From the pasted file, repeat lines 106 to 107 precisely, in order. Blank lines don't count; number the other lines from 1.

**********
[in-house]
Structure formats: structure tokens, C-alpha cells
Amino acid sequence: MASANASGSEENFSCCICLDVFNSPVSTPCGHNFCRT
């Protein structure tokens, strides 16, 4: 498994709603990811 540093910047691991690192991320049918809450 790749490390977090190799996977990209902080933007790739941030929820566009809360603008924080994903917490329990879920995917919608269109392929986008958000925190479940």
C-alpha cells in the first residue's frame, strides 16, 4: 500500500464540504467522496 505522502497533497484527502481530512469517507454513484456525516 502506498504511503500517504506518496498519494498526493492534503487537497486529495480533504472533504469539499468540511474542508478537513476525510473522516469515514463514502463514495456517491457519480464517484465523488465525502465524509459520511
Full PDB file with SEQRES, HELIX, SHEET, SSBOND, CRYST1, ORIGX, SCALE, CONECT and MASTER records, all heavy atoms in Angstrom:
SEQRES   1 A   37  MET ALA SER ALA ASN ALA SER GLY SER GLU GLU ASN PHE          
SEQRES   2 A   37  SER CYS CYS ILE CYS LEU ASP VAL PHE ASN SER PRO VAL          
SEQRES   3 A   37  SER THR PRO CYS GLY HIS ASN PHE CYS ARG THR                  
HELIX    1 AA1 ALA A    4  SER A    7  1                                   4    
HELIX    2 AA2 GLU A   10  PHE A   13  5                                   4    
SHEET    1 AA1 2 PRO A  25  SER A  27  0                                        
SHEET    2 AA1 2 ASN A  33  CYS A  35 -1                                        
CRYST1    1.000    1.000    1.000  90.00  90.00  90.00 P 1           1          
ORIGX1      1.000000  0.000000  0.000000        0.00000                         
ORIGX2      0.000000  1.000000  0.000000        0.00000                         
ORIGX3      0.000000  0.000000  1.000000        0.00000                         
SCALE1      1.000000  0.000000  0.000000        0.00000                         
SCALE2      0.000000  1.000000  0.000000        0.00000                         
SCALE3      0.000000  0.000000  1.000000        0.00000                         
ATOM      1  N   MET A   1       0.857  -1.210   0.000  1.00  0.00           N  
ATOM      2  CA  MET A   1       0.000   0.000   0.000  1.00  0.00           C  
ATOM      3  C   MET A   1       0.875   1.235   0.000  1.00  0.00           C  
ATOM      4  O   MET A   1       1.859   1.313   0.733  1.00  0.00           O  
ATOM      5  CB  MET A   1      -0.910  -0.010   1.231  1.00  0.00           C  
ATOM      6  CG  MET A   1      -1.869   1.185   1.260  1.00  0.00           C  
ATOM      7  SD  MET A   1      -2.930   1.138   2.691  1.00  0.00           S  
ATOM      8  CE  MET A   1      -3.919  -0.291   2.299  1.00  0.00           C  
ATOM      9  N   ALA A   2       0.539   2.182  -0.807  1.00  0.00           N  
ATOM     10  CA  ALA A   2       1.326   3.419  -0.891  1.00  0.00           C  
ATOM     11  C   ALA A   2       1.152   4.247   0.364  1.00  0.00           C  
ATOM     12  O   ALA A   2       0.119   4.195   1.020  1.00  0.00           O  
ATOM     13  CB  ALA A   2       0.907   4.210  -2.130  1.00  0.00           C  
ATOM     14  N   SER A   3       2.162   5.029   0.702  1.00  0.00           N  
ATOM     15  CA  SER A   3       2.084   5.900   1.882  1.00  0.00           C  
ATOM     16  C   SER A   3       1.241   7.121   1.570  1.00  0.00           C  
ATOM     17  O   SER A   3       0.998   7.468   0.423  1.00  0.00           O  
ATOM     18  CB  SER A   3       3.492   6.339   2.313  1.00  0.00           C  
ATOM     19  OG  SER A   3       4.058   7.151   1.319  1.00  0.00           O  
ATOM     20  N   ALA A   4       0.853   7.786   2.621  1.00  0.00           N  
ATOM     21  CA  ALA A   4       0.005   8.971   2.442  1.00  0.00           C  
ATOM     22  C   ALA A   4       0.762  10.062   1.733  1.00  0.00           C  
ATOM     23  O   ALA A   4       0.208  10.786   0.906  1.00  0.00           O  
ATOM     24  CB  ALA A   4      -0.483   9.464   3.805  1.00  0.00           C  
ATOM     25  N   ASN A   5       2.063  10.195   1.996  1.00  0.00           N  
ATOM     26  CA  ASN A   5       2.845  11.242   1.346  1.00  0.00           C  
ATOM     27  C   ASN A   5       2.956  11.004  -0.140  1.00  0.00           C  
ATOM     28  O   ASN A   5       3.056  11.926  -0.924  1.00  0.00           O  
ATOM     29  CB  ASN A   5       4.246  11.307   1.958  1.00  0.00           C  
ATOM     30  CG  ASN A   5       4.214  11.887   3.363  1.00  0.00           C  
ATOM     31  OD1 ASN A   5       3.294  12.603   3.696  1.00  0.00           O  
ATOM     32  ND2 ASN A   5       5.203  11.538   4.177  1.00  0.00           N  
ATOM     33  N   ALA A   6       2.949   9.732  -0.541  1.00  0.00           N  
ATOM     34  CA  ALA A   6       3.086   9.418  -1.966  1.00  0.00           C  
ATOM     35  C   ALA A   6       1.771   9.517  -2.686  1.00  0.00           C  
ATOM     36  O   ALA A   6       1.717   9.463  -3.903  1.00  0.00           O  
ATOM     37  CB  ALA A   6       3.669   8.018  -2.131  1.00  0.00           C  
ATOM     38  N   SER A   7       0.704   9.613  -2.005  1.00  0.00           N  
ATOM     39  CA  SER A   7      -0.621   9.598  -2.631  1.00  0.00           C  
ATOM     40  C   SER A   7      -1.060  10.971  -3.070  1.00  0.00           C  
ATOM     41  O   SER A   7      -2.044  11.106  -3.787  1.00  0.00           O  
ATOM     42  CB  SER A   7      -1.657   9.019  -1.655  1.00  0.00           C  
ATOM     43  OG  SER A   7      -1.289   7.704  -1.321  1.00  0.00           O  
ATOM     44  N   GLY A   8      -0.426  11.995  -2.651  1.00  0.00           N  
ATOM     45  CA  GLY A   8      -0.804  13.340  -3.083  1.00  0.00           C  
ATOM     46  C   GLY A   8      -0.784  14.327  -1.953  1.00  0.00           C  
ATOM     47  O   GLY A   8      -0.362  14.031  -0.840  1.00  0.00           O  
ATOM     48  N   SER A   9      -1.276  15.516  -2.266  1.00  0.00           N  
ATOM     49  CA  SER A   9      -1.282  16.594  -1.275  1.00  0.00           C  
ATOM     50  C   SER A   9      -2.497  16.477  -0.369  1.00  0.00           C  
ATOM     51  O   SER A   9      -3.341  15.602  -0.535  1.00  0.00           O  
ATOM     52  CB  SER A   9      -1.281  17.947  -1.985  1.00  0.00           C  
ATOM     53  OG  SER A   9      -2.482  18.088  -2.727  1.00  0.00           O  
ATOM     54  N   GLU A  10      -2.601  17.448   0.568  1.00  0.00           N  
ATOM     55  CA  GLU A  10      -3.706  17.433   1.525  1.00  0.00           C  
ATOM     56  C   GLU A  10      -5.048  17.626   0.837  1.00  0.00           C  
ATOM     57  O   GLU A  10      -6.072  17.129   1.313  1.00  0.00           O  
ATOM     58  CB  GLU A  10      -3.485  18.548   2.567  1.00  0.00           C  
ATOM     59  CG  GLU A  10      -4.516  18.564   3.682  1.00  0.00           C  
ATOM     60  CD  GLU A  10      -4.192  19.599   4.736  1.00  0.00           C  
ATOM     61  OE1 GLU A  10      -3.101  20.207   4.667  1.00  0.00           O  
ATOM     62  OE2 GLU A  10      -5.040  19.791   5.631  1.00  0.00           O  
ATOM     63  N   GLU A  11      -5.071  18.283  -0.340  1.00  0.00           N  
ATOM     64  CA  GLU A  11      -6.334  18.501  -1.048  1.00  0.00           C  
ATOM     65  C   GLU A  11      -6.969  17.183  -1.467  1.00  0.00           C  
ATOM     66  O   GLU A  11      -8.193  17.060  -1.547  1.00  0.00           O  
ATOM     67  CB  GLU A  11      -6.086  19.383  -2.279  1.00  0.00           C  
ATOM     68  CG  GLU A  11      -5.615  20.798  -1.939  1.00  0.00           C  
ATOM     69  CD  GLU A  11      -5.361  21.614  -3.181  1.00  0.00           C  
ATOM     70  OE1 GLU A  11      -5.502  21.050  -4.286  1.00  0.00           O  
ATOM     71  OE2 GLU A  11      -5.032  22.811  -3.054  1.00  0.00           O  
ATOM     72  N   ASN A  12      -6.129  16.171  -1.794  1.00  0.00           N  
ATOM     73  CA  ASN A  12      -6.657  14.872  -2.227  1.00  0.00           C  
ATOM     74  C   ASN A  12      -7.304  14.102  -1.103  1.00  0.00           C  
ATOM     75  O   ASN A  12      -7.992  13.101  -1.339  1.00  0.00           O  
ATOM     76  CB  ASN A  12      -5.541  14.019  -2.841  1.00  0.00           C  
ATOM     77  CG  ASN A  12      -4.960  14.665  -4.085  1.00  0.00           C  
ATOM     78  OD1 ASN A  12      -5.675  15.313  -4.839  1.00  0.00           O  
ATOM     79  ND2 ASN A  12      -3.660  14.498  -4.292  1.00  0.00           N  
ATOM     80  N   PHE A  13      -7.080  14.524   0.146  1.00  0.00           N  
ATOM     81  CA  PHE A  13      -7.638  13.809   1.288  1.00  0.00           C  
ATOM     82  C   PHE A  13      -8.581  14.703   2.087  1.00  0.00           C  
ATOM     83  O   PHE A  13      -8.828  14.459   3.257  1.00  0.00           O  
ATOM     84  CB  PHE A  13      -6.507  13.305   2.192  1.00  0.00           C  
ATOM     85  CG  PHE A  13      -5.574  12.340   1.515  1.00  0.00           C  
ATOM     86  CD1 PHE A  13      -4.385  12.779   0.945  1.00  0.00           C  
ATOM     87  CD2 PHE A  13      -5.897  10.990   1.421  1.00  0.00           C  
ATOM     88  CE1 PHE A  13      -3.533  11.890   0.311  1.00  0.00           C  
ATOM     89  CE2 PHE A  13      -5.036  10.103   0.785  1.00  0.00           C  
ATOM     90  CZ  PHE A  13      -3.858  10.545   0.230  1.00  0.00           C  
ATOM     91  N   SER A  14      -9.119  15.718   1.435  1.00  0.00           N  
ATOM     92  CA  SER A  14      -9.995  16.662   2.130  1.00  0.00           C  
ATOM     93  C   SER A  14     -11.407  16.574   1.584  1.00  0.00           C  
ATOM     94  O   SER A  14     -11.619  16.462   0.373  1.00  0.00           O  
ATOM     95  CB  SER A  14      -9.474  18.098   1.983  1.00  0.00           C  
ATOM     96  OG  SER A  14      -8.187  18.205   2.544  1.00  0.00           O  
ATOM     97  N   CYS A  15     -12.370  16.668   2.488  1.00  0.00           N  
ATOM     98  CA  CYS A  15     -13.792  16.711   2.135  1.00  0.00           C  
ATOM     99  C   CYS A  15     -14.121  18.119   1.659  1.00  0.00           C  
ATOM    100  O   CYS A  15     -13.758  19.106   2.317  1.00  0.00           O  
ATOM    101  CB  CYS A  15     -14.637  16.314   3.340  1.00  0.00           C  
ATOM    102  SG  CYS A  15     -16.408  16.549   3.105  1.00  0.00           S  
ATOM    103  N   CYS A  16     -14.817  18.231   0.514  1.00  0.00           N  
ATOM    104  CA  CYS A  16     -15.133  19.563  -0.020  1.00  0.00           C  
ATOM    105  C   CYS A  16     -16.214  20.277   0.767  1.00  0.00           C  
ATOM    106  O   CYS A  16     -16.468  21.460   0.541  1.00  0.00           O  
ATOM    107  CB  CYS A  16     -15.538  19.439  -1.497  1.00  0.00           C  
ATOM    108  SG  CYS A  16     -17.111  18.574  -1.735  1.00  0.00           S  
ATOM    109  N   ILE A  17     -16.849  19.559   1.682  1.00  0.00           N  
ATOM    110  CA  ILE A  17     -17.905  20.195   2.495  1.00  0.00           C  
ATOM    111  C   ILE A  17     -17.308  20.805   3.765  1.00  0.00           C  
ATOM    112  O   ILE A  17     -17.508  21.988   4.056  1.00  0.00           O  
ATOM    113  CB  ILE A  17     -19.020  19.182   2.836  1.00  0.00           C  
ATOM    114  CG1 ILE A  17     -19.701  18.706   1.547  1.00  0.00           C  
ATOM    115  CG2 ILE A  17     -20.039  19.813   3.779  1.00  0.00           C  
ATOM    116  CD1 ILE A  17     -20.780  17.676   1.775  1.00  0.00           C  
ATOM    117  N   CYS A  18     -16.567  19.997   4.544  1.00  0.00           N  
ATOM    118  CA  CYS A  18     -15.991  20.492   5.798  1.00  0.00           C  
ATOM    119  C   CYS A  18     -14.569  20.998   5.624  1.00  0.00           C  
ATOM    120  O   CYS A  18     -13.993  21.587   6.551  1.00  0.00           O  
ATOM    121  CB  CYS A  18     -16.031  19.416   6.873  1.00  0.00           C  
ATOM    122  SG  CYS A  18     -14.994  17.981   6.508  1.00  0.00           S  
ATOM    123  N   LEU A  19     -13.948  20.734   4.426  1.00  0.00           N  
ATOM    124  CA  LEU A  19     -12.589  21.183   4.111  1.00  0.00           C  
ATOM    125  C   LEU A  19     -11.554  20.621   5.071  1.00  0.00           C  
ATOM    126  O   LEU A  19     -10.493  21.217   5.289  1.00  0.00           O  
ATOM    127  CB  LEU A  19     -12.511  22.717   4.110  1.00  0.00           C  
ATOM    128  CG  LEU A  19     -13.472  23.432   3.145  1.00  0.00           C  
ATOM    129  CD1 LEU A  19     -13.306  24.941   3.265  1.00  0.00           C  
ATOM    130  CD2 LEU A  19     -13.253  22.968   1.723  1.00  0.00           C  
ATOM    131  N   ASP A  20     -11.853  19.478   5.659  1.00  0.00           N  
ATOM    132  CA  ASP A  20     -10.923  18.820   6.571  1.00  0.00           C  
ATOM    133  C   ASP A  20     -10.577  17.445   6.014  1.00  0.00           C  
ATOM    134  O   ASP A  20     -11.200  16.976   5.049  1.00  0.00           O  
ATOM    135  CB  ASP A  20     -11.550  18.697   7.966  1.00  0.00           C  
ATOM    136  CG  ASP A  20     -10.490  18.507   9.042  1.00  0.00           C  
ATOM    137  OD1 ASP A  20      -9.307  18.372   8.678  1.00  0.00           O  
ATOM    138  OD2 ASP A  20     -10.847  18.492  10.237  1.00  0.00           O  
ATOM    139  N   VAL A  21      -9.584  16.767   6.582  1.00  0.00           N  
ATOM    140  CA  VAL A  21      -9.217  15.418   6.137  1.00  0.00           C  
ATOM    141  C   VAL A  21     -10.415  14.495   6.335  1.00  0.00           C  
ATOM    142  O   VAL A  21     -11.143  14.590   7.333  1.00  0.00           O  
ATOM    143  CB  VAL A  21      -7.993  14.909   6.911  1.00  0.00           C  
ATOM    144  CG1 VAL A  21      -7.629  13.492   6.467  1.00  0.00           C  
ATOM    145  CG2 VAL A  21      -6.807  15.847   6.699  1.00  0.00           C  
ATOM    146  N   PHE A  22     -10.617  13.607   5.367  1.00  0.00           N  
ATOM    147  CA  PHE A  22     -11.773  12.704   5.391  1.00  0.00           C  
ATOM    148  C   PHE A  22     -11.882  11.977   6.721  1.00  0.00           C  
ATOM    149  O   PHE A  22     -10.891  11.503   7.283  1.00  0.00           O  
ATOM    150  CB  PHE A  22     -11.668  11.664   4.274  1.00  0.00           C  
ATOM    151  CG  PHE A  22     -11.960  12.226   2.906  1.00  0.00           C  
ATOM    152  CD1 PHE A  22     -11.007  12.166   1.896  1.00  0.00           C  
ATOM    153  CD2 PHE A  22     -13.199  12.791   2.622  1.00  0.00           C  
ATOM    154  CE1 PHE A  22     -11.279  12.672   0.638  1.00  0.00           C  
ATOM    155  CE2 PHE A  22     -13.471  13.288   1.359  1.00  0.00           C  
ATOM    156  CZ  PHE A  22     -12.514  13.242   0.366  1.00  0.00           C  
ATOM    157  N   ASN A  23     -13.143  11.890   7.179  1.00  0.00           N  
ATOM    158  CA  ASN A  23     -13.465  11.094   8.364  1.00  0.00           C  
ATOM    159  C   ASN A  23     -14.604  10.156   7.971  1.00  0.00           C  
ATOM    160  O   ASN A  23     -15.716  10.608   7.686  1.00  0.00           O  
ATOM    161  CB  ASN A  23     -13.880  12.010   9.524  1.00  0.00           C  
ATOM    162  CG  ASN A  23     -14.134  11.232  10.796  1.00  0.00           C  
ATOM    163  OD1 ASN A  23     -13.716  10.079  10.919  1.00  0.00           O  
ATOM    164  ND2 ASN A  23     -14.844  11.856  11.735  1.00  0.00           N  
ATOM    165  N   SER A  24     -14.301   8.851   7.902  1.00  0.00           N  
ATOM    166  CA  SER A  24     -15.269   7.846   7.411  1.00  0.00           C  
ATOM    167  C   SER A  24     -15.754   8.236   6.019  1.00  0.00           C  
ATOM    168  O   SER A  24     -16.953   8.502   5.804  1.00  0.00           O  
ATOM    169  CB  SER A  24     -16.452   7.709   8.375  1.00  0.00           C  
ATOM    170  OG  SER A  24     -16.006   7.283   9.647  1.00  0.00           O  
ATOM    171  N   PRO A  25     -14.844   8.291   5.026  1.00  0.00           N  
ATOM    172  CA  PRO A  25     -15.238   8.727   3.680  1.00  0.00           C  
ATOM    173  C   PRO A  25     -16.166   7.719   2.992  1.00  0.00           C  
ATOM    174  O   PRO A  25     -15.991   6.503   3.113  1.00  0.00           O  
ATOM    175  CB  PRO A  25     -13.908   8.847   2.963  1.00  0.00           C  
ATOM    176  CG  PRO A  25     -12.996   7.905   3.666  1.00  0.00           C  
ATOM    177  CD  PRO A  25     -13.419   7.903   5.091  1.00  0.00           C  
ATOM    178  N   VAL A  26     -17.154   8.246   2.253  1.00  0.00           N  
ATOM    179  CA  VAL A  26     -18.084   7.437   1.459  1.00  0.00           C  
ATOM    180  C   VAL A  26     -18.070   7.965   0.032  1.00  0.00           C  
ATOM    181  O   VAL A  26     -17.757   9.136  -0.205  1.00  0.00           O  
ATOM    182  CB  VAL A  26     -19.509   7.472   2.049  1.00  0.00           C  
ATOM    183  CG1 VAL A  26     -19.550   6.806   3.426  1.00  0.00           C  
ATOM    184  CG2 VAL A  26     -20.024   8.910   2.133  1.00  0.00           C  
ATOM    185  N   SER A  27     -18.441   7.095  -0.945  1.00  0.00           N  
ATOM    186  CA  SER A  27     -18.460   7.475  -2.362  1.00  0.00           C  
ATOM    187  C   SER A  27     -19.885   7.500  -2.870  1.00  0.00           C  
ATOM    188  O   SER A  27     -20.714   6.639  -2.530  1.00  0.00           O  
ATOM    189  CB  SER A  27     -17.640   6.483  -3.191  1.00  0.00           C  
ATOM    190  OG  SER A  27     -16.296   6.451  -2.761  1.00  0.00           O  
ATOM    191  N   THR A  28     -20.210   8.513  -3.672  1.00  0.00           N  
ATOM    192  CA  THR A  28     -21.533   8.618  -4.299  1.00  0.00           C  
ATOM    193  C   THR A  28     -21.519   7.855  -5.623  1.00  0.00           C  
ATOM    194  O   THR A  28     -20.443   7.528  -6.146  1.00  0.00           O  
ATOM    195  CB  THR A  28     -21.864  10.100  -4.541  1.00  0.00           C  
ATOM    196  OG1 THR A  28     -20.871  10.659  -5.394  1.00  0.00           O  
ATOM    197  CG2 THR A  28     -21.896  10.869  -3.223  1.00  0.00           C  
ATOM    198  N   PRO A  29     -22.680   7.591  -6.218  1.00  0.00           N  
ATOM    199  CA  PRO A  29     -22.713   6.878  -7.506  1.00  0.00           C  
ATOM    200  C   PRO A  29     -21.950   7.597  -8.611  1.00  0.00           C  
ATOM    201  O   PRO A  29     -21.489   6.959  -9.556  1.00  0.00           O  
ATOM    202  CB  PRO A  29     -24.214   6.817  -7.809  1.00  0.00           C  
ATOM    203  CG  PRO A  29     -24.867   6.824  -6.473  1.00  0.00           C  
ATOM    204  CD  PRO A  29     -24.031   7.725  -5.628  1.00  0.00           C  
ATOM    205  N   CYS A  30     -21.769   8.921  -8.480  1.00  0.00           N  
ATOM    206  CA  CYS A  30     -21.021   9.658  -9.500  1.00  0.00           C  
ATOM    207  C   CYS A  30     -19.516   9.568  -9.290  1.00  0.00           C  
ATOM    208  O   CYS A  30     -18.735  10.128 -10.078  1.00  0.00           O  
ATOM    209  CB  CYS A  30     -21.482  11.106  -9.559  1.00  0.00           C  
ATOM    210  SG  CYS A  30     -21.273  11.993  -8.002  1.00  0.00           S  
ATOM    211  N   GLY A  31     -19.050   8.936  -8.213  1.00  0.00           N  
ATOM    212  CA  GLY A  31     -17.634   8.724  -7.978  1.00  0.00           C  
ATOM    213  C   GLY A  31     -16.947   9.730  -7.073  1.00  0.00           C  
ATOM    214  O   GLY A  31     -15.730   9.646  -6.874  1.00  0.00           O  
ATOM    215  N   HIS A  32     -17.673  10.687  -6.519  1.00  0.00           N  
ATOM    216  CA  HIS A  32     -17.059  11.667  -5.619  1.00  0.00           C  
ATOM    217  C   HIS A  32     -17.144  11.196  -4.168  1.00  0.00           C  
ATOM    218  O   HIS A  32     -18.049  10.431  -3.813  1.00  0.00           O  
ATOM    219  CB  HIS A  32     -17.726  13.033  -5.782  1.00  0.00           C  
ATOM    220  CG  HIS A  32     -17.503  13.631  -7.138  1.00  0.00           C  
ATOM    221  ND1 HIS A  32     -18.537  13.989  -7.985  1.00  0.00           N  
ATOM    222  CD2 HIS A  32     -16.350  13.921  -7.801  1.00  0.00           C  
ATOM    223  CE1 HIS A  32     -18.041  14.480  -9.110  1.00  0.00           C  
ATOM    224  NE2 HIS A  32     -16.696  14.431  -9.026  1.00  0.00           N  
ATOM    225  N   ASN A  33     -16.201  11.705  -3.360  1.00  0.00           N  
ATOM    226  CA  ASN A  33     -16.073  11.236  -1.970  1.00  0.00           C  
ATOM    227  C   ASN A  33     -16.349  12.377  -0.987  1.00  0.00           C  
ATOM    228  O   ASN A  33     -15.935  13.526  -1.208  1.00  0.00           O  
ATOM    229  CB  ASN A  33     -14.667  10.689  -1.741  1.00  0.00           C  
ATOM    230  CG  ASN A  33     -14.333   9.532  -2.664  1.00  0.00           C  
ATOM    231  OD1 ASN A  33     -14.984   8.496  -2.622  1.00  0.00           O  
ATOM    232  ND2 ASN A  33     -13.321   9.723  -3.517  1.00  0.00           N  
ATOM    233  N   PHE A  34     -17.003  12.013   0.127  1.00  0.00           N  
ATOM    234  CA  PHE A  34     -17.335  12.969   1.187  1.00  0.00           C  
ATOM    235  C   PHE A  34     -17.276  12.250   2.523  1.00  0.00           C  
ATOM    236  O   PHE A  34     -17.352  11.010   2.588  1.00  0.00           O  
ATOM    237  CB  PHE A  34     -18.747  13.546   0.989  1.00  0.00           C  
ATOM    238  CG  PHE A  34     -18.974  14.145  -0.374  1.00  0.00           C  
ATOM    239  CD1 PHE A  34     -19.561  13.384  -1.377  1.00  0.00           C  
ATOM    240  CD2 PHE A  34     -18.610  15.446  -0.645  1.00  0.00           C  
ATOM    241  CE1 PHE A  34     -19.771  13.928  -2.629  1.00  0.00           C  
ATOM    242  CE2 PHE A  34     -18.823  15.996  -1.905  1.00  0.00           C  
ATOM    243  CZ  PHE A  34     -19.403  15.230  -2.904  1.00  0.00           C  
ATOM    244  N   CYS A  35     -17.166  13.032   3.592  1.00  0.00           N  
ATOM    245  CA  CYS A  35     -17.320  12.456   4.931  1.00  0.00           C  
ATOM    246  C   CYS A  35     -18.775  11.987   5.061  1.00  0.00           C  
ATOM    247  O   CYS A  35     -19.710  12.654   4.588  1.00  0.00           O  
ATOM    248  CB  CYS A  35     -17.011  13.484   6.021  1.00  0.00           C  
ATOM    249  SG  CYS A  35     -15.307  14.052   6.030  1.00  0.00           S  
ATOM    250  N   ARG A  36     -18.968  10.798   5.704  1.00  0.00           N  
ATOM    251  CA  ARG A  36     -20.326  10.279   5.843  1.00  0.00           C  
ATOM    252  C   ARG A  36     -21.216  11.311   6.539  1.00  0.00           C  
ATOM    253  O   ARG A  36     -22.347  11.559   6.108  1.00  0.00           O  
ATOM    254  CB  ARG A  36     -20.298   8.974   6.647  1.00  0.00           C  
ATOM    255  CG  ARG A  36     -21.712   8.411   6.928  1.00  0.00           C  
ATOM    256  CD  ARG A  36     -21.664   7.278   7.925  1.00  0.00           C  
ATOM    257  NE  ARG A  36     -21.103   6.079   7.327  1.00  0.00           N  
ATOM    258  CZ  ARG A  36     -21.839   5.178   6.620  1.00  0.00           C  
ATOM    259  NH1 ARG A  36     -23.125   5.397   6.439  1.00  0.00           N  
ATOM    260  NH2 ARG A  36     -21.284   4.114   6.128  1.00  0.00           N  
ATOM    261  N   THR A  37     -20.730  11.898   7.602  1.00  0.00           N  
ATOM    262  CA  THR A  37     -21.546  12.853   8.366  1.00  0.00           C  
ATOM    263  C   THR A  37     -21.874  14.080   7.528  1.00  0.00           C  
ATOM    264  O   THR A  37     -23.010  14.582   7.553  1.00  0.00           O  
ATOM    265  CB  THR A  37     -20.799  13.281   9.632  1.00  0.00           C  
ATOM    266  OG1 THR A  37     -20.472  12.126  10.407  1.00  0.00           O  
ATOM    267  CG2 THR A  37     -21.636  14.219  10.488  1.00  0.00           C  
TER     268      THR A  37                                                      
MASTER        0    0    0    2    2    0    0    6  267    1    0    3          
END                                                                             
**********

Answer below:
ATOM     86  CD1 PHE A  13      -4.385  12.779   0.945  1.00  0.00           C  
ATOM     87  CD2 PHE A  13      -5.897  10.990   1.421  1.00  0.00           C  